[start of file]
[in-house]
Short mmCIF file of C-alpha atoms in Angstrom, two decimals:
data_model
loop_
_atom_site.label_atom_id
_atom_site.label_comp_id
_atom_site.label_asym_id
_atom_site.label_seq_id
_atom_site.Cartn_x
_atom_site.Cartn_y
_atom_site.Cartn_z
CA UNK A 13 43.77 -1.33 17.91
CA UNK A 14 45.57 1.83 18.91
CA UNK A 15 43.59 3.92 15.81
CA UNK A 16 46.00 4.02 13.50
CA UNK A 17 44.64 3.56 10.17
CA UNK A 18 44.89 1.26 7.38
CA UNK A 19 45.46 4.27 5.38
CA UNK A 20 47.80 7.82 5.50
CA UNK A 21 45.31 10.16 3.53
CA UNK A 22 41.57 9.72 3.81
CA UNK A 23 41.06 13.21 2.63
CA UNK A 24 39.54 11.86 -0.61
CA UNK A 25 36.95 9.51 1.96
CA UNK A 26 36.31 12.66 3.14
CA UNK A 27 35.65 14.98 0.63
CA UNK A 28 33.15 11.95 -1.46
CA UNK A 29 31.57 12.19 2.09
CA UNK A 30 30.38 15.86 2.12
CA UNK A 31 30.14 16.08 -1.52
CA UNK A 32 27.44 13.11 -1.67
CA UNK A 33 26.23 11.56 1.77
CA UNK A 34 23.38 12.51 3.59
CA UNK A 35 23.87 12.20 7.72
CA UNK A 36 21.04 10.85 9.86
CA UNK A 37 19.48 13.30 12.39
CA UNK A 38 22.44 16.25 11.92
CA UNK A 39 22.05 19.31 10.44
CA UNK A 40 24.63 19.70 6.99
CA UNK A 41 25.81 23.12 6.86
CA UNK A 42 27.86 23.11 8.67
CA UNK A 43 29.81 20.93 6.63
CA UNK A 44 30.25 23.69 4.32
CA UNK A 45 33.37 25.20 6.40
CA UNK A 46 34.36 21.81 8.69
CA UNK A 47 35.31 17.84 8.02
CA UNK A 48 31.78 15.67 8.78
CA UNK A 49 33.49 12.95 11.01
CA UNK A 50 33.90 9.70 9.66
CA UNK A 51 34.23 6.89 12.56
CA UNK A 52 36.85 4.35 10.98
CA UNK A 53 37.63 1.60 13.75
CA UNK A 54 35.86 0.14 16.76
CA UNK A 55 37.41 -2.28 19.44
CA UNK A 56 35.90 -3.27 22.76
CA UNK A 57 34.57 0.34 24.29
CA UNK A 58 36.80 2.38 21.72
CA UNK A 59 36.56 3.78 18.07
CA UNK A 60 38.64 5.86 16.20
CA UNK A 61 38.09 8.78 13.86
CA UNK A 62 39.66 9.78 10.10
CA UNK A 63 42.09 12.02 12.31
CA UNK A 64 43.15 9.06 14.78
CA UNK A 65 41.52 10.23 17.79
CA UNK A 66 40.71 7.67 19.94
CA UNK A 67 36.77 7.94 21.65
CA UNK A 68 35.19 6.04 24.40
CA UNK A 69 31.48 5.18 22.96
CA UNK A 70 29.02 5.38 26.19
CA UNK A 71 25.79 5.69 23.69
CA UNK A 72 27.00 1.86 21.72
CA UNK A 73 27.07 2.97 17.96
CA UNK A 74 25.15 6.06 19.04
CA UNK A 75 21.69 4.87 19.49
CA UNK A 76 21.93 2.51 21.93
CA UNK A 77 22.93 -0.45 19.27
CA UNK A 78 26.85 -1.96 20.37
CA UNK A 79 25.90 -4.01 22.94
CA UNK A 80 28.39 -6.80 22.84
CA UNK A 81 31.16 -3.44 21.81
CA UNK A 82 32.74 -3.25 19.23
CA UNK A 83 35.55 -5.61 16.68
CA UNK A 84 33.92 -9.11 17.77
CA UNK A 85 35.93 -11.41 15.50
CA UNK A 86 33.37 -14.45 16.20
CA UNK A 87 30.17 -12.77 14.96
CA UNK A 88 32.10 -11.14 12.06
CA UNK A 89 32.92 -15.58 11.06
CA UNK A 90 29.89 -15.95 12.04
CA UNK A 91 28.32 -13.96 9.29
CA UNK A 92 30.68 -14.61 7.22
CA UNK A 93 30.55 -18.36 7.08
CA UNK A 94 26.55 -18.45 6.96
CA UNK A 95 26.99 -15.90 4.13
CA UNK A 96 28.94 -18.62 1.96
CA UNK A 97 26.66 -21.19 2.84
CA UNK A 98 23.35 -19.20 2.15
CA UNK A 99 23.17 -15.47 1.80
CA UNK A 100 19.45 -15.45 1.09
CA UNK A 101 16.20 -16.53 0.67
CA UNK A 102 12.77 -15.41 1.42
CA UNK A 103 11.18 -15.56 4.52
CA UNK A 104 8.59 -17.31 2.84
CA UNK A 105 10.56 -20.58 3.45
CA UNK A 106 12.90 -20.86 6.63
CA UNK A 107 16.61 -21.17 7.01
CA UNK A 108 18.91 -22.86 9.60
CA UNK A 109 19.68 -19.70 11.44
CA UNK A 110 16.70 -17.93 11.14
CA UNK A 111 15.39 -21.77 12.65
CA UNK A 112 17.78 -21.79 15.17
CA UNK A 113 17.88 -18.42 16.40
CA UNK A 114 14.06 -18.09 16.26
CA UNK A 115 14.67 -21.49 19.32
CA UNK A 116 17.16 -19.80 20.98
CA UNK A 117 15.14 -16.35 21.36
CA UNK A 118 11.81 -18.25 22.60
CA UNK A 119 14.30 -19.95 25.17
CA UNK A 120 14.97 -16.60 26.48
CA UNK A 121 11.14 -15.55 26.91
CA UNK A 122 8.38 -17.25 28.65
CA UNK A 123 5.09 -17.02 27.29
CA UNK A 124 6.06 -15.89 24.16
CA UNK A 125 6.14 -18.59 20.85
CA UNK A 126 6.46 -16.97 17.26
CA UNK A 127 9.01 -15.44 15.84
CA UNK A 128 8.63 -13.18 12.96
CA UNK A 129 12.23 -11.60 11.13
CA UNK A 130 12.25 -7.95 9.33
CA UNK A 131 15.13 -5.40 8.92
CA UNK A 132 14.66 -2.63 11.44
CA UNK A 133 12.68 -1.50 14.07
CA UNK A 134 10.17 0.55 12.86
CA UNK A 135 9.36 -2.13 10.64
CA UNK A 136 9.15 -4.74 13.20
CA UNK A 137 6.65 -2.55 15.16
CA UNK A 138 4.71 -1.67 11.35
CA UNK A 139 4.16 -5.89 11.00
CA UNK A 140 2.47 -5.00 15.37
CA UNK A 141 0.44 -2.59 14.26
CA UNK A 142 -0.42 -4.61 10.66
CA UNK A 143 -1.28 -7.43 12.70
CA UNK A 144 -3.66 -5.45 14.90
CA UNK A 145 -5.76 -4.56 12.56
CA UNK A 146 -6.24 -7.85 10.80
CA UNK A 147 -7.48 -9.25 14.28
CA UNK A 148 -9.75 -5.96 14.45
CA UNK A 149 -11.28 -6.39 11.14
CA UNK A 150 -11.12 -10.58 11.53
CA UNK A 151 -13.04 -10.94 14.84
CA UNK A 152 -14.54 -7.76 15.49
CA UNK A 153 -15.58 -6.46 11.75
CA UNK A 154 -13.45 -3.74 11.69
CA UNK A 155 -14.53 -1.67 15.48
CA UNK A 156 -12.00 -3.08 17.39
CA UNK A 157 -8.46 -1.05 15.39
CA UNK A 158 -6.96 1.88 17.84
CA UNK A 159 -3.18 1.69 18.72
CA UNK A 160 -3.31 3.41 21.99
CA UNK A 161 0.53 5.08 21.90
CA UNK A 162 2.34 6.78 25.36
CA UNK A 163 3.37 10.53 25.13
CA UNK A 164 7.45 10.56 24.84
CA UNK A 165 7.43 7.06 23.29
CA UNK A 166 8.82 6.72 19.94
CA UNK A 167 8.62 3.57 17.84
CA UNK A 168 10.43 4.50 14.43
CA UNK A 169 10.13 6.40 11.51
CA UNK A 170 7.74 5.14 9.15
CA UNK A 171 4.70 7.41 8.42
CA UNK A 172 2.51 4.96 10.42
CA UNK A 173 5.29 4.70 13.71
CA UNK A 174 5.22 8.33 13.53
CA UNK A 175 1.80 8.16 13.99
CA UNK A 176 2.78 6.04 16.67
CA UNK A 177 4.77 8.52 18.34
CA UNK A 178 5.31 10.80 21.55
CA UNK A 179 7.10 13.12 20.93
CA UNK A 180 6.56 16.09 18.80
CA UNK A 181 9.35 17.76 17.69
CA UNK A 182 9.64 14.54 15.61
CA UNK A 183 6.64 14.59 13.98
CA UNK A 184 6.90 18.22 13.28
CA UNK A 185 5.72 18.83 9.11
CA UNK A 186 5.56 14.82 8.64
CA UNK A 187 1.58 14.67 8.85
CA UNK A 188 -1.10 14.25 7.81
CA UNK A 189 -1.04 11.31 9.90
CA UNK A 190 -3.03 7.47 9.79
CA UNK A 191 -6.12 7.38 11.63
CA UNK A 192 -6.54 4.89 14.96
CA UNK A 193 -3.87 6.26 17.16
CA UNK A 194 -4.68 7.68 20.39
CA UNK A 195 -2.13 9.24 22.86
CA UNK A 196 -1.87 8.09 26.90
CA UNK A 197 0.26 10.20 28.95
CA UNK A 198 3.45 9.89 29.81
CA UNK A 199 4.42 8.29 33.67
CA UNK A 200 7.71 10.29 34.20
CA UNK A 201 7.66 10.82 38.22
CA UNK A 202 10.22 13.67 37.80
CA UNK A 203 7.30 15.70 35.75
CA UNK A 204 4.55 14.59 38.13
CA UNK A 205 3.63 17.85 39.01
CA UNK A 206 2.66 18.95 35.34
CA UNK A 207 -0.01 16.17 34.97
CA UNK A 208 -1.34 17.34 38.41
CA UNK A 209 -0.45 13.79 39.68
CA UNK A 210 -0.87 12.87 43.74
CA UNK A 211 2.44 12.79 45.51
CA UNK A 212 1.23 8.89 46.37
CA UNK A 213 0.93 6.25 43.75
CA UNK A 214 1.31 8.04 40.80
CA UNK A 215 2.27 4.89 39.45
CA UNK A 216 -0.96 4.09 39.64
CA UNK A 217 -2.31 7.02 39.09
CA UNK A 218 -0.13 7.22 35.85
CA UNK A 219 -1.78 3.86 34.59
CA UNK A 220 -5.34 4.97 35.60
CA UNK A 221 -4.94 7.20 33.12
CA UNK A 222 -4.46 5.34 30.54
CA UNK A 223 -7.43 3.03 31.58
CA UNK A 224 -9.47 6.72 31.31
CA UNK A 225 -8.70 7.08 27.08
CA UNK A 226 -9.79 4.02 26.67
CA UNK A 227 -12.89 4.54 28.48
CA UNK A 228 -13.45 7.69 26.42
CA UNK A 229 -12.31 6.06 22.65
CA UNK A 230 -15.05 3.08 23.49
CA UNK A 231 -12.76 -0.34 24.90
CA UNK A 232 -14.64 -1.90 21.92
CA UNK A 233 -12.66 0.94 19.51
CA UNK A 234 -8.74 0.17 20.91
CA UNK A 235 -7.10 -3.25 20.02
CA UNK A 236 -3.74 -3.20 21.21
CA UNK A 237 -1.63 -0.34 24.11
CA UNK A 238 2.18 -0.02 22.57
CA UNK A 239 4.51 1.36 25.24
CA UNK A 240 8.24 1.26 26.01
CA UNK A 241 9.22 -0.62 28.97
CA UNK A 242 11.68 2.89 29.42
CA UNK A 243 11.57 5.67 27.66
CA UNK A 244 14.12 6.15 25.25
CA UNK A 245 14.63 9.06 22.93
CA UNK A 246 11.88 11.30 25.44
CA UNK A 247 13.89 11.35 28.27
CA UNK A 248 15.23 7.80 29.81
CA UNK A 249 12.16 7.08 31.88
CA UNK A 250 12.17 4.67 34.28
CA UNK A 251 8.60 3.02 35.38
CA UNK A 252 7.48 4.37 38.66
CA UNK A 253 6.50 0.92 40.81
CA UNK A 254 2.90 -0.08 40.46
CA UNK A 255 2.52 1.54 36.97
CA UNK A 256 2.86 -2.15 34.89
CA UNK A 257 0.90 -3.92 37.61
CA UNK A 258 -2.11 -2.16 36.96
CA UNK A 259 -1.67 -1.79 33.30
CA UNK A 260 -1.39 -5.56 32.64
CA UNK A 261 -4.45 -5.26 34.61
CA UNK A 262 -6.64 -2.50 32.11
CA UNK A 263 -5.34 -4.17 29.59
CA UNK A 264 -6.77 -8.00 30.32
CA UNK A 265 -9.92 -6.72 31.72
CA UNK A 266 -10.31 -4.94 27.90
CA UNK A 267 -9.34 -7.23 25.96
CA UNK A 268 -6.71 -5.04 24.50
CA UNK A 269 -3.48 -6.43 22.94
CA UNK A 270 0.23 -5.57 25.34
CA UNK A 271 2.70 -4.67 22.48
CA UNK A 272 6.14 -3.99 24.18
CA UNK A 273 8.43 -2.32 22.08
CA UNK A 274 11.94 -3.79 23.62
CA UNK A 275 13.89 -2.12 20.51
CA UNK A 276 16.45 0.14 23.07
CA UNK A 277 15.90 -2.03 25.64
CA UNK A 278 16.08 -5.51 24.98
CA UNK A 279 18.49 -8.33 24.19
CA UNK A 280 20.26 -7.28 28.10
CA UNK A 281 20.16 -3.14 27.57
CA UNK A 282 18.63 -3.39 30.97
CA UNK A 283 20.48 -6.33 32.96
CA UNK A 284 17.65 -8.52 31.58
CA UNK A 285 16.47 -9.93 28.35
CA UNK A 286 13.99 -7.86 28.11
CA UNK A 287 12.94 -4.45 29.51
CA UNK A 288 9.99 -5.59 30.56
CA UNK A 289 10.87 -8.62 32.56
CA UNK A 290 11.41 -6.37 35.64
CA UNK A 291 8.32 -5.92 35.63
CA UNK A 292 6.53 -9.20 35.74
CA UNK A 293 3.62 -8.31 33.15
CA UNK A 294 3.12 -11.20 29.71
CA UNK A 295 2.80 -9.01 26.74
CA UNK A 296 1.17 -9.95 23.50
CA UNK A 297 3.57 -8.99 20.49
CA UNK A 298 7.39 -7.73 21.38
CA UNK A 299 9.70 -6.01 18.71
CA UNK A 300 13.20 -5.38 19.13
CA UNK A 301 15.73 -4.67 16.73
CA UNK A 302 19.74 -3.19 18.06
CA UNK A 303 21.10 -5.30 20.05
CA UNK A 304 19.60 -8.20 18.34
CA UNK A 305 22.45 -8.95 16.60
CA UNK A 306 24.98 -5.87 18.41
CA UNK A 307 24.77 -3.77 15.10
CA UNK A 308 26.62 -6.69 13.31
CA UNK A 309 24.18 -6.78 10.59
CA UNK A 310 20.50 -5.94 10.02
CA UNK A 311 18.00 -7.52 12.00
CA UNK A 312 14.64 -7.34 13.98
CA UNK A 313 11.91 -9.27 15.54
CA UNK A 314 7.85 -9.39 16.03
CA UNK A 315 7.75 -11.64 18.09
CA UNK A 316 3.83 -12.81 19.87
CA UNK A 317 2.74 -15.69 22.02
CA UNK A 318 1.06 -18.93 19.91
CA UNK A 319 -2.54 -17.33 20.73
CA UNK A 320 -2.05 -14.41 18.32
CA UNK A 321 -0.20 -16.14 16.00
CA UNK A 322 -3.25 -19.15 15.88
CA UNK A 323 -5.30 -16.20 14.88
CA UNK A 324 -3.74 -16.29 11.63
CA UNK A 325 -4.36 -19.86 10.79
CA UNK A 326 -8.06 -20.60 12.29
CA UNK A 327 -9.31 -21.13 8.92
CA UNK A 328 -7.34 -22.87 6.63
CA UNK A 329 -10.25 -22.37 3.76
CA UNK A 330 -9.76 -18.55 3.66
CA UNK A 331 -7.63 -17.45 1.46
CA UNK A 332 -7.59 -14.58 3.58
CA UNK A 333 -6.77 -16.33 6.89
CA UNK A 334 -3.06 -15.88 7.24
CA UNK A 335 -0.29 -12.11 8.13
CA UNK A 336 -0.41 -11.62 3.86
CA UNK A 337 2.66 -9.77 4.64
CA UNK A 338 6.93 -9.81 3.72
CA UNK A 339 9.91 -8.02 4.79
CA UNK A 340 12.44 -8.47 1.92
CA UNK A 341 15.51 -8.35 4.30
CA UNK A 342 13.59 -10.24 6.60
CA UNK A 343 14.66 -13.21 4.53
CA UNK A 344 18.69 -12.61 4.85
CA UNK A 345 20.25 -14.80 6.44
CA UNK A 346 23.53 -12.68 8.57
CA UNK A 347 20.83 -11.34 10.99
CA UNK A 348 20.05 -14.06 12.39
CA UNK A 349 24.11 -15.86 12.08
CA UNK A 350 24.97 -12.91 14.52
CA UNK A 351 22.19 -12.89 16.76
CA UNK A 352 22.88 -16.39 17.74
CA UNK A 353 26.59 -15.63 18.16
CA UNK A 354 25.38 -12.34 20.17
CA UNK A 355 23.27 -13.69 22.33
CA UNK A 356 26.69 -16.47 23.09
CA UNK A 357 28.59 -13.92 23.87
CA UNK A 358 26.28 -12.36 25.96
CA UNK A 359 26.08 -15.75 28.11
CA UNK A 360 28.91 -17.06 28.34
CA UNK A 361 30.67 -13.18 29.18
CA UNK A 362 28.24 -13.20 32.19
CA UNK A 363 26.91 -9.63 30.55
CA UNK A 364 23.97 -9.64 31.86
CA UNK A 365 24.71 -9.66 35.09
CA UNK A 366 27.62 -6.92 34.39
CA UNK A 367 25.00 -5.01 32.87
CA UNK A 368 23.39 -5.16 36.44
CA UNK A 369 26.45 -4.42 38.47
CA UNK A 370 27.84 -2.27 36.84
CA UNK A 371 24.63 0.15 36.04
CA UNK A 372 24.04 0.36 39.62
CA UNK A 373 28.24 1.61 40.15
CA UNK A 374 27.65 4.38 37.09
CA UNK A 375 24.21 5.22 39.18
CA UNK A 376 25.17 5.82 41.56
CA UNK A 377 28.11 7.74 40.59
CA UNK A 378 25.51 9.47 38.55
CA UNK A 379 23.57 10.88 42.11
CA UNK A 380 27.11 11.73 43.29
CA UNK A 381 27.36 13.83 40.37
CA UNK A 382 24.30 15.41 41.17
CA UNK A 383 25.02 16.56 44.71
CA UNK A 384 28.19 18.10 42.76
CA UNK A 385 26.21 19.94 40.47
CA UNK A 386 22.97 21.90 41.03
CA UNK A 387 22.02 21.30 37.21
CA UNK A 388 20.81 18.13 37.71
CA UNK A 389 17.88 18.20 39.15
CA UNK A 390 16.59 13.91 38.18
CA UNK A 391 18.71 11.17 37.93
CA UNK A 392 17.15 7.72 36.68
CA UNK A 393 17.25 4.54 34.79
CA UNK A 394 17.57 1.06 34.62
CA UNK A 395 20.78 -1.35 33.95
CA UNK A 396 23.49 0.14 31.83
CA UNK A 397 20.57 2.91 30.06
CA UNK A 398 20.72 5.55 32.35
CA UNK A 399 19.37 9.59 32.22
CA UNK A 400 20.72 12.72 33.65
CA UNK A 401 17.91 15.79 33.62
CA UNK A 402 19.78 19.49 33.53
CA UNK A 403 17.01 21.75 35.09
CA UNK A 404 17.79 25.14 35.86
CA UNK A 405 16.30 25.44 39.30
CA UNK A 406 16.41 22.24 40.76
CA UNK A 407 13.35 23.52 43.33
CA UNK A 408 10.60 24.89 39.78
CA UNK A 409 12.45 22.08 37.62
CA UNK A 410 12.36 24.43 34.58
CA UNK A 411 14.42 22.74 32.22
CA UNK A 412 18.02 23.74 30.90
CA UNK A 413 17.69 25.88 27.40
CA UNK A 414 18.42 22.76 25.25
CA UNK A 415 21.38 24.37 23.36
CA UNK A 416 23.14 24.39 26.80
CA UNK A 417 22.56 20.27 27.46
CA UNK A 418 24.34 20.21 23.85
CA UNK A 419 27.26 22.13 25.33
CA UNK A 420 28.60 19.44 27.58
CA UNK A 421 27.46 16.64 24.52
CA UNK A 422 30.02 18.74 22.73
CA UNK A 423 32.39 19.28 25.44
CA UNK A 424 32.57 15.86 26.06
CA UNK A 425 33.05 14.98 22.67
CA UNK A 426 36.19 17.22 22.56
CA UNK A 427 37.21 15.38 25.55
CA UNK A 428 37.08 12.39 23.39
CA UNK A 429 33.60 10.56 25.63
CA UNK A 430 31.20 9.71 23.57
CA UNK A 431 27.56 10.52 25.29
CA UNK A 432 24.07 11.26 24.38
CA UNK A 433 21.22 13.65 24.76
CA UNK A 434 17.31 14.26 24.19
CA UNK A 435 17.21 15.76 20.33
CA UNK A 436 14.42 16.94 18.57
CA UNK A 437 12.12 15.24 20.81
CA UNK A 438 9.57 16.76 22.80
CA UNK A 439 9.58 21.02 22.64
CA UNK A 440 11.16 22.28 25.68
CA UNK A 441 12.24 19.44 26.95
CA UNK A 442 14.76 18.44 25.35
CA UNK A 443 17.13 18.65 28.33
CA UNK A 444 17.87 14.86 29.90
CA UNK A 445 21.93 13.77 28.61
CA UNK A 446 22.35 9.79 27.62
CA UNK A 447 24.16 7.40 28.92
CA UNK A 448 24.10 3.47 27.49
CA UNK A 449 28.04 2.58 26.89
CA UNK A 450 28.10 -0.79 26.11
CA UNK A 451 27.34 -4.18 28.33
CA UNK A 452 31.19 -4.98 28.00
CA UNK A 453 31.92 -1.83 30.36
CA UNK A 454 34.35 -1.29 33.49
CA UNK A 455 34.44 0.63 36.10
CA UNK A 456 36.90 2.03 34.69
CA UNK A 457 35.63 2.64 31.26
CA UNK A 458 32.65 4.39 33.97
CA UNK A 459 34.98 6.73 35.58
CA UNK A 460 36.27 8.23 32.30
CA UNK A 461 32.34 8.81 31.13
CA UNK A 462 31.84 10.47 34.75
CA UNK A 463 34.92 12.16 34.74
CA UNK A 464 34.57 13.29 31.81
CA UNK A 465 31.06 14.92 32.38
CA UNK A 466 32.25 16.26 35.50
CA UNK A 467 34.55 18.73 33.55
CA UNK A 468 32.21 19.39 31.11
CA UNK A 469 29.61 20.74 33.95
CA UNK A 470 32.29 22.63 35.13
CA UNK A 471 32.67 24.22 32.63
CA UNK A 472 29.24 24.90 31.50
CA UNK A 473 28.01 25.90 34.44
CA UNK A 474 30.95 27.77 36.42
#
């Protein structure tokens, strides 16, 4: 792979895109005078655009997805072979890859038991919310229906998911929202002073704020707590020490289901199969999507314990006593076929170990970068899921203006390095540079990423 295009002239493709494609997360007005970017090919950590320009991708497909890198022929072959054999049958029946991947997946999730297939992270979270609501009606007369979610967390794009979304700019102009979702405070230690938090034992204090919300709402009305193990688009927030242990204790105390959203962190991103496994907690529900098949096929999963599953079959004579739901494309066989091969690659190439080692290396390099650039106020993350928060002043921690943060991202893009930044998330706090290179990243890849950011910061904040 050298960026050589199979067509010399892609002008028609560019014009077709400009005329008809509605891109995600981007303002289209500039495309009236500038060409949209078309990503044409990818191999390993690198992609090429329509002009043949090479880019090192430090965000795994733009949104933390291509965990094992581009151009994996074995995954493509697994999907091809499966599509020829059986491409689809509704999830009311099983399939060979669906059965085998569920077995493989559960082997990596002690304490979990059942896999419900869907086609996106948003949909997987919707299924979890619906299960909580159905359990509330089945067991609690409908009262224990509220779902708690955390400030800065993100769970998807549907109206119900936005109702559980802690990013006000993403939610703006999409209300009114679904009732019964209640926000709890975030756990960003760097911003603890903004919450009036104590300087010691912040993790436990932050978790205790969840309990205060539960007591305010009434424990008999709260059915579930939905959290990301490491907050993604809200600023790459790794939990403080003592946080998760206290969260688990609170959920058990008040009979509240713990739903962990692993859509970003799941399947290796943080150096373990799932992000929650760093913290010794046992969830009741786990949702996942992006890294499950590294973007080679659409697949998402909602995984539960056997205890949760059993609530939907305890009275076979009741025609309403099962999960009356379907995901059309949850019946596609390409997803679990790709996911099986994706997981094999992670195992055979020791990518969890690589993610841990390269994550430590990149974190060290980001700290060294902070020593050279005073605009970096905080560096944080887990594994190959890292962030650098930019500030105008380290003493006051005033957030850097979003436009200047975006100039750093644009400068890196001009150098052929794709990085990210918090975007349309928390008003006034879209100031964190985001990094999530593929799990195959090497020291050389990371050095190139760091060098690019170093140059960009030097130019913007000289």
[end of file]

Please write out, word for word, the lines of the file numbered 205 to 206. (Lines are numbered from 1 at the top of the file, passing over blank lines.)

CA UNK A 206 2.66 18.95 35.34
CA UNK A 207 -0.01 16.17 34.97